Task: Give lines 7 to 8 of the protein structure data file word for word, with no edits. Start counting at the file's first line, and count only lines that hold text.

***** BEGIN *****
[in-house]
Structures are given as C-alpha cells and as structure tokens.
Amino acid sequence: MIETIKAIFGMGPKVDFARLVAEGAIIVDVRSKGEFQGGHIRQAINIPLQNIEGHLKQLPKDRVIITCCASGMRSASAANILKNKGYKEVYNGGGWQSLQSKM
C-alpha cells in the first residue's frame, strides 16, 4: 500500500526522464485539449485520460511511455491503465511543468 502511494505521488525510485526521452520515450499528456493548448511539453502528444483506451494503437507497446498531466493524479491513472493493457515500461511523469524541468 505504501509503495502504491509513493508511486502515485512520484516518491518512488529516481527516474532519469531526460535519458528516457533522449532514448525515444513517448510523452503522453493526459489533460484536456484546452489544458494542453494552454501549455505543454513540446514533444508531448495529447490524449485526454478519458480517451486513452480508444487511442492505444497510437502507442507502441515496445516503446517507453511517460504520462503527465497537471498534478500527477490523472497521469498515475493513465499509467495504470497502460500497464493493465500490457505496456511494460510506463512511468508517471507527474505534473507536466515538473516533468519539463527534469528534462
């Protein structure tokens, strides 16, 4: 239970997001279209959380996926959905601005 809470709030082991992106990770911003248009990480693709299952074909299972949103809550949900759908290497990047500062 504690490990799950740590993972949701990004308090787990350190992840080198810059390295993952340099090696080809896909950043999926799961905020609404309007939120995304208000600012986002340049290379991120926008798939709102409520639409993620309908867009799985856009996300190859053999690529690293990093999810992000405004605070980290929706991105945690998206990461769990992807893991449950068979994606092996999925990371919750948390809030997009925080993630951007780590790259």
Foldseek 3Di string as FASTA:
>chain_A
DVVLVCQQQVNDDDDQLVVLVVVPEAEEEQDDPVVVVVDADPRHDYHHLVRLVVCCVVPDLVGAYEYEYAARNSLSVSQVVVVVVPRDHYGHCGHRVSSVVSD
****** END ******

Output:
>chain_A
DVVLVCQQQVNDDDDQLVVLVVVPEAEEEQDDPVVVVVDADPRHDYHHLVRLVVCCVVPDLVGAYEYEYAARNSLSVSQVVVVVVPRDHYGHCGHRVSSVVSD